The Shakespeare Conference: SHK 12.0979  Monday, 30 April 2001

From:           Judith M. Craig <This email address is being protected from spambots. You need JavaScript enabled to view it.>
Date:           Friday, 27 Apr 2001 13:54:28 -0400
Subject: 12.0949 Re: Black Rosalind
Comment:        Re: SHK 12.0949 Re: Black Rosalind

Karen Peterson-Kranz writes:

<Further, I think a number of us place "discovering <the author's
<purposes" rather low on the list.  First, because <differences in time
<and space make any conclusive "discovery" (in <the literal sense of
<"un-covering" something empirically verifiable) <unlikely, if not
<impossible.  Second, because there is certainly <more to the study of
<"Shakespeare" than those (unrecoverable?) <authorial purposes.

If differences in "time and place" make any discovery of the author's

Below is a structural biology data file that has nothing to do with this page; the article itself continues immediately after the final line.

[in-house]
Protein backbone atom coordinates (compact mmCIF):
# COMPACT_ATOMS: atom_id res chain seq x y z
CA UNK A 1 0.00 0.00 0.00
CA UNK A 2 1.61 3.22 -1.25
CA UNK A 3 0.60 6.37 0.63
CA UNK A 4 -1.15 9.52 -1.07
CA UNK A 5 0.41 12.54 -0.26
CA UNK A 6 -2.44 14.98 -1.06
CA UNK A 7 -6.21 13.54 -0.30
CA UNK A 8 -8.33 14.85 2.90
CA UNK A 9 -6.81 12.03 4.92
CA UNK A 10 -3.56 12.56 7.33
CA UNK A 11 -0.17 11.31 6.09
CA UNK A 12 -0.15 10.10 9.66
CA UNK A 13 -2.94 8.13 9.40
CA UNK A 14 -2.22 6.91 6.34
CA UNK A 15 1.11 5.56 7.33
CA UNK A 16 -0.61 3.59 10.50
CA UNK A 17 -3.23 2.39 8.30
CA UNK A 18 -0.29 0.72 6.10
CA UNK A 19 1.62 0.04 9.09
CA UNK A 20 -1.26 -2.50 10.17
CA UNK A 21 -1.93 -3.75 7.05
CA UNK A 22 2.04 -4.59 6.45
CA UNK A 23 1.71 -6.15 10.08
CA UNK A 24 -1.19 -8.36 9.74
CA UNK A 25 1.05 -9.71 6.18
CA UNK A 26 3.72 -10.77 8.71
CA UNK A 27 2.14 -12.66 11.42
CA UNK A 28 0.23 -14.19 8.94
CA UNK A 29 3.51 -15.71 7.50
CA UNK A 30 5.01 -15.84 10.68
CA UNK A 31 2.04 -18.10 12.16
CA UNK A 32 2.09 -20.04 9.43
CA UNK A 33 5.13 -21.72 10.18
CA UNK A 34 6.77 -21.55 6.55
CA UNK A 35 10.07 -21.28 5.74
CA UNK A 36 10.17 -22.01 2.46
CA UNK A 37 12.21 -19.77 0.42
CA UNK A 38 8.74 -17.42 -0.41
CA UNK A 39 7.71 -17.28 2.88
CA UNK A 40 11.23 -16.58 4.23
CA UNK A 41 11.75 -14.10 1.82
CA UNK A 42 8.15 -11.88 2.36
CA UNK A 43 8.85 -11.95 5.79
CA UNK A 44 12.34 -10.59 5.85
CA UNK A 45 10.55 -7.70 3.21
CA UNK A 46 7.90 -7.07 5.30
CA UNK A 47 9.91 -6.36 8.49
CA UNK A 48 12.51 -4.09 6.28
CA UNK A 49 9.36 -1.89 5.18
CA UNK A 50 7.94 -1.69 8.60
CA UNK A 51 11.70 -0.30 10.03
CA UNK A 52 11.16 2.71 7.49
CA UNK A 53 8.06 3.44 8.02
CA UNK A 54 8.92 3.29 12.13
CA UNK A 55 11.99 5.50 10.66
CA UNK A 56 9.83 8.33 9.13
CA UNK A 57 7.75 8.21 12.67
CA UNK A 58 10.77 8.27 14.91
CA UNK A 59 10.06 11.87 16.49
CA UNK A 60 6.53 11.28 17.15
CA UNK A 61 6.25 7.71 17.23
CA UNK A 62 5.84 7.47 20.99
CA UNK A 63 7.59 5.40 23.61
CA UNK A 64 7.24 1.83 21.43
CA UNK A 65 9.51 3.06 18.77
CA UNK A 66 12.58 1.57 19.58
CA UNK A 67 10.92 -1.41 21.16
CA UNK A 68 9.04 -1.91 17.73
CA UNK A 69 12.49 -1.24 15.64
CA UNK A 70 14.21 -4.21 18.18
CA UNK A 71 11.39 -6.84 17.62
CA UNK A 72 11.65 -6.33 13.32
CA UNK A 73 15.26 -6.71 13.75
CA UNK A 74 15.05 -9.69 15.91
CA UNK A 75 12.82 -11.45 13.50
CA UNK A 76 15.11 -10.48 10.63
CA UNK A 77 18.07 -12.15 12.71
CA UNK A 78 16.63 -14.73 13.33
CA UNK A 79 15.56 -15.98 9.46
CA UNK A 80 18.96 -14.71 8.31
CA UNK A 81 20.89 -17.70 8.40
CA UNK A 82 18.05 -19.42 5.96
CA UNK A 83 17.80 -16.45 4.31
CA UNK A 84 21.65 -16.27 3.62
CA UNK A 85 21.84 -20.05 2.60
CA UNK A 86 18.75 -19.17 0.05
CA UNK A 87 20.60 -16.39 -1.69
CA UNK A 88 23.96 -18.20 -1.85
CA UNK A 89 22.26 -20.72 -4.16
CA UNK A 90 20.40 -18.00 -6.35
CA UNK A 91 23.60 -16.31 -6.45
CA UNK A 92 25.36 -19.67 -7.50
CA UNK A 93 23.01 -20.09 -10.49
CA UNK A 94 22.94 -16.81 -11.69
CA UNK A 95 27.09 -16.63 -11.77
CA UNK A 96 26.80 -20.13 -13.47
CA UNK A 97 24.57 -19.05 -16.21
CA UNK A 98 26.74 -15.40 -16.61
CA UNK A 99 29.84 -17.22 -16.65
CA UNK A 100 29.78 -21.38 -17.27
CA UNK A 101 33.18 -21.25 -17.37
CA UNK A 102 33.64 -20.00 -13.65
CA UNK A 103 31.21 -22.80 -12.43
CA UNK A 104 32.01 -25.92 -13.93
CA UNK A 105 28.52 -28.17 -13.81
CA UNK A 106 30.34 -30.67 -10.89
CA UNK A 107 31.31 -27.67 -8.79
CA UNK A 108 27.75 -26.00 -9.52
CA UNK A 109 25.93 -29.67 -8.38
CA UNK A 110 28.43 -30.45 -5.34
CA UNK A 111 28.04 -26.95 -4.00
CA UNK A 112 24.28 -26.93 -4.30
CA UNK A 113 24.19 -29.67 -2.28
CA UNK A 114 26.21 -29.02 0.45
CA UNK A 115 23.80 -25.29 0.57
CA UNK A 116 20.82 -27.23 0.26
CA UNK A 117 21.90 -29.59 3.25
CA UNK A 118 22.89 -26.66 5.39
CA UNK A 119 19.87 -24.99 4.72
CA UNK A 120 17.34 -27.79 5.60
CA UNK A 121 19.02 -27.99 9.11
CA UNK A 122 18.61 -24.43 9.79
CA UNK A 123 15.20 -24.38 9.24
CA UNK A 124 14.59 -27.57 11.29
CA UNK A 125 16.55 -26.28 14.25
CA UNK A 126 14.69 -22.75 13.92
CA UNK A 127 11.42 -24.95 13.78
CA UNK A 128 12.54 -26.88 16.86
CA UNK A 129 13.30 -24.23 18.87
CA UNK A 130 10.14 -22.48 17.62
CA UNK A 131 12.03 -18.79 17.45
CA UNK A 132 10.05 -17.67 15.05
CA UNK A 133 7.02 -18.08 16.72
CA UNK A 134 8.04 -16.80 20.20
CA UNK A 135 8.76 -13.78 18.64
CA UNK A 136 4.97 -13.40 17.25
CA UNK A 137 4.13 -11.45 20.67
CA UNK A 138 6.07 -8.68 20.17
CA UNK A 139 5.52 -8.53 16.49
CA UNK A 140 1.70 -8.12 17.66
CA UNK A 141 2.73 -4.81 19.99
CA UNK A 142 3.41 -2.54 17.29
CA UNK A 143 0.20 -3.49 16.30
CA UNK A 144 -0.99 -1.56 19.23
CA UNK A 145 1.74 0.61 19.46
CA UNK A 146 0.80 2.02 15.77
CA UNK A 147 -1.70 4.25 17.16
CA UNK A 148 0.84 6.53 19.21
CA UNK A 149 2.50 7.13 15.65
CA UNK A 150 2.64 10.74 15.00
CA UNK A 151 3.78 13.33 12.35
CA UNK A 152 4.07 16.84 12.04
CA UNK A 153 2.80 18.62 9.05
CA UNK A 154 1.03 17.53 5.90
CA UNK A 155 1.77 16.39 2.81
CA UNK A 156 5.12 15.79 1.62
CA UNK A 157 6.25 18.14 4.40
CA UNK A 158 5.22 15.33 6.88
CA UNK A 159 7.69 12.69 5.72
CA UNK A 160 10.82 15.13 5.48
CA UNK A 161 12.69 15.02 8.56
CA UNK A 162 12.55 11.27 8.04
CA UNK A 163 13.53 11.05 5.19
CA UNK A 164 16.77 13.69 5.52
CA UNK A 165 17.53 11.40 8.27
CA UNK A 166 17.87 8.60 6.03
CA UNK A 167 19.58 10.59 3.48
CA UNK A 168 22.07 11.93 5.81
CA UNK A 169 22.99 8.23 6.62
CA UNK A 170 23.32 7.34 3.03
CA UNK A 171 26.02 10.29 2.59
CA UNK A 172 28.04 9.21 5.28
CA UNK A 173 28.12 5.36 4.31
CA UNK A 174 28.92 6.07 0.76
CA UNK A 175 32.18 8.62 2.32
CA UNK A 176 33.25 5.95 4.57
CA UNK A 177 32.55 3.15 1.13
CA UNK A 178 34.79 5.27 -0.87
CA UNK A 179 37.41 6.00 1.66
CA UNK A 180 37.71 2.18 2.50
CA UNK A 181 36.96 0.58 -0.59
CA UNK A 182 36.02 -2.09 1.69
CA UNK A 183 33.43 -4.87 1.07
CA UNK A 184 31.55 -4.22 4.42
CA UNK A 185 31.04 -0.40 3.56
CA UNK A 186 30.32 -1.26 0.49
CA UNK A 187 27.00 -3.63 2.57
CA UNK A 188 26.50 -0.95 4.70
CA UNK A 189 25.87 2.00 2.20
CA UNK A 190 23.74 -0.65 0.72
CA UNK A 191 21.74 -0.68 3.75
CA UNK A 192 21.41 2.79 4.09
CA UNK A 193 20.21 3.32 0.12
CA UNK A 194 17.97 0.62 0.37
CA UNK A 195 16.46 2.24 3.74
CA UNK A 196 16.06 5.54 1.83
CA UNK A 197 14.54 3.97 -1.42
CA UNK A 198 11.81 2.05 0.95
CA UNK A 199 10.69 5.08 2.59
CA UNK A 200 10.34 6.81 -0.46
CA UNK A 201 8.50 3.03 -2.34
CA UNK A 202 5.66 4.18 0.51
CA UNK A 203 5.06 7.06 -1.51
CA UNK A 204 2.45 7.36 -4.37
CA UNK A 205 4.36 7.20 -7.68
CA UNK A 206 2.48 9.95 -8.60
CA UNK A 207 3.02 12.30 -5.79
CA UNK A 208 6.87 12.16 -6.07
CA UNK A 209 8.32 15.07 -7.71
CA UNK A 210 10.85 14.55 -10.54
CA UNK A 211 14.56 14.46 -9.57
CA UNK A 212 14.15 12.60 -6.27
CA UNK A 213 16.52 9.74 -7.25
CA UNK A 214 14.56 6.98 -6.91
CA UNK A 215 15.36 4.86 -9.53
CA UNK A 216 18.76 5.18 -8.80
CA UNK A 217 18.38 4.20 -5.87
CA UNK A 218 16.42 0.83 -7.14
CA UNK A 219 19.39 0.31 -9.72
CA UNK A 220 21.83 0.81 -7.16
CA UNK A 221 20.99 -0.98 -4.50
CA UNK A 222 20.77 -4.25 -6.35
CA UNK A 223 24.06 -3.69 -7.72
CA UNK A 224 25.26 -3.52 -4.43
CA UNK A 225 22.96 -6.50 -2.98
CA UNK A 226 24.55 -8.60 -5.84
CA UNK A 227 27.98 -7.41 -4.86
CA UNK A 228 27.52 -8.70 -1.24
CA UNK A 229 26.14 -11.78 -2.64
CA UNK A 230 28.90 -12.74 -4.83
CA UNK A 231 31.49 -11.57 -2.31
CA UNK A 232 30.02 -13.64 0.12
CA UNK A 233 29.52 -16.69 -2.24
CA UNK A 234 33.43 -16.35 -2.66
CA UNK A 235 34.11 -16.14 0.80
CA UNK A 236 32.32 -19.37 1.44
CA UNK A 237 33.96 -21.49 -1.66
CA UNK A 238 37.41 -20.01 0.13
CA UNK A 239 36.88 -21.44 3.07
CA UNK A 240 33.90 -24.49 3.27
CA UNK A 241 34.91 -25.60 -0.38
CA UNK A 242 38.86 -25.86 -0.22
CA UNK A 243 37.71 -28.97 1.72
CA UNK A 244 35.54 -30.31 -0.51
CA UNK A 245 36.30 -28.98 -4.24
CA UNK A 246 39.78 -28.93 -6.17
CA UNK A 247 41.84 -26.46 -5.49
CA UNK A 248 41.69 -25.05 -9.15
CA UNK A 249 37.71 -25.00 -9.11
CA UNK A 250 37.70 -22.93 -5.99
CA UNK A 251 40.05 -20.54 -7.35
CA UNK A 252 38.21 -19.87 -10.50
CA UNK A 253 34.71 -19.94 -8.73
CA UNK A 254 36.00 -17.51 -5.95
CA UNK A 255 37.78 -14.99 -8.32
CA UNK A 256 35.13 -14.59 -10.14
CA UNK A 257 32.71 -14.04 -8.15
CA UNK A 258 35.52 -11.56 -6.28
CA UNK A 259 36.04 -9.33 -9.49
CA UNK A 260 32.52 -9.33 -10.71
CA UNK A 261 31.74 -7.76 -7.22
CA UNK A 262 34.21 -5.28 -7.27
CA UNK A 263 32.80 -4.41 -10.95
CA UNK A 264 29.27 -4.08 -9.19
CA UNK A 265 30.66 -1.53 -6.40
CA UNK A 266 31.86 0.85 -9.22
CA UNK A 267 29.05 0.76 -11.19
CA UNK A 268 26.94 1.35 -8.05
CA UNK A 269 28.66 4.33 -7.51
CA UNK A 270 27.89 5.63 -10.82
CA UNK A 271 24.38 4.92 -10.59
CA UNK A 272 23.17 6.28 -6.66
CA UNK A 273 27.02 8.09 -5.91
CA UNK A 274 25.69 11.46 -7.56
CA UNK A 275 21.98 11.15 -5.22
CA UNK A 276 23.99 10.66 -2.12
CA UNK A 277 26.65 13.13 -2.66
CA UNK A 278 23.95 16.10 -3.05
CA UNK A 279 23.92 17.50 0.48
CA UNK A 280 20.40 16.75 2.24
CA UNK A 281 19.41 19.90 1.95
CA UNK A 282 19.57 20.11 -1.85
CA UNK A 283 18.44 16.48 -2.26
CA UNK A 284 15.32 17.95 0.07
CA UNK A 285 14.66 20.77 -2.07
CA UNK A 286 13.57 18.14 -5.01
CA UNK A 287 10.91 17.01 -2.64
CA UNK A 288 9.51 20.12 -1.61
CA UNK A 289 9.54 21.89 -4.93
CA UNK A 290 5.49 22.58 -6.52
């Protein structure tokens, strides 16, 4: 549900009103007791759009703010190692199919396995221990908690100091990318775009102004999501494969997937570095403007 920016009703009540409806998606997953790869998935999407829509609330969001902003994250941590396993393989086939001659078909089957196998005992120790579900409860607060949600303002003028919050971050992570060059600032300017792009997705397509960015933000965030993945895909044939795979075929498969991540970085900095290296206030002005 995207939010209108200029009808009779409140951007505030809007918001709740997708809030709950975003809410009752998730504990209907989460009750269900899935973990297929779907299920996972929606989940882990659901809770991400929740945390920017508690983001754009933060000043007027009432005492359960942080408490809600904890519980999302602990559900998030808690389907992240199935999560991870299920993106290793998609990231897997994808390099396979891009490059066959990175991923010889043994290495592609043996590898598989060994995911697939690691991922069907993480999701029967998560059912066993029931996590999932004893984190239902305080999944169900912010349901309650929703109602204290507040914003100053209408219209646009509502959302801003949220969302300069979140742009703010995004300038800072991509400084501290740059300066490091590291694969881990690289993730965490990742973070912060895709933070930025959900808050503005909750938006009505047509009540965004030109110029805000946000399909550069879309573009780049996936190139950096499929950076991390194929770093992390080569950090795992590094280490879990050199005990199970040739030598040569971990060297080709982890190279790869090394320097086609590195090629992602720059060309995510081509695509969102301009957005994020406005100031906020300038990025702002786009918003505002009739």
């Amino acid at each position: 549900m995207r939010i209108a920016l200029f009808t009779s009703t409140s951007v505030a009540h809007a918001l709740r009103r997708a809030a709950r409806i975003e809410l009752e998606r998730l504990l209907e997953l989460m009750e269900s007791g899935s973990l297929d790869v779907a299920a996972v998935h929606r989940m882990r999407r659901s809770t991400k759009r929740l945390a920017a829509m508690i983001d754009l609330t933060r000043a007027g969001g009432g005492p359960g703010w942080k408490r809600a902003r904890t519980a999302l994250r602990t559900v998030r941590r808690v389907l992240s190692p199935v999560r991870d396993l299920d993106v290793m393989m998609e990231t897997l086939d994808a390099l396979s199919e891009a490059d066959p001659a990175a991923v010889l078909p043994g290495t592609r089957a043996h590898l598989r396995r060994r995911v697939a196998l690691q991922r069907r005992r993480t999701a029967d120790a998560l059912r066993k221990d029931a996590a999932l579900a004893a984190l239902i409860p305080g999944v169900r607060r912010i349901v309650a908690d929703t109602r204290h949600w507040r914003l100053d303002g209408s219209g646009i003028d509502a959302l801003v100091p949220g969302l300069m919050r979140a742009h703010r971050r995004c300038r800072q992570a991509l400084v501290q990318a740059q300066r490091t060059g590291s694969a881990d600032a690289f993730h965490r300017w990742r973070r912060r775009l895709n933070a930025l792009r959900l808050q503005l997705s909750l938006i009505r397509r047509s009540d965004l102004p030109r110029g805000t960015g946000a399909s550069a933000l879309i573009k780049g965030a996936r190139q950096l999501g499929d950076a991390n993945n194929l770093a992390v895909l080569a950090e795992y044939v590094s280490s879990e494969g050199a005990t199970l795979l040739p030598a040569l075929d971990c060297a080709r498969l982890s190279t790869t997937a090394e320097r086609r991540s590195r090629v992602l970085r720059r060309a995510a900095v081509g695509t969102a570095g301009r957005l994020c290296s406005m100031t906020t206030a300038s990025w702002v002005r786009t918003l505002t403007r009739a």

purposes empirically impossible, then "anything goes."  There are
records of Shakespeare's life; there are communities of scholars who
agree in spite of personal differences of time and place on what
Shakespeare was like.  Now we are presented with a "cultural blob," a
figment of British national xenophobia, by scholars like you who seem to
want to do science based on personal predilection rather that

I assert that Shakespeare's general bent can be known and understood and
that you are all part of a great deconstructive army of ants bent on
destroying what gives you sustenance.  Why study the purposes of a blob
that one cannot know unless he reads Borges rather than the Bible, which
surely Shakespeare read.

I am not being mean spirited or unempirical; I am merely pointing out
that you do not have an argument that makes sense rhetorically,
rationally, or even "reasonably."

Judy Craig

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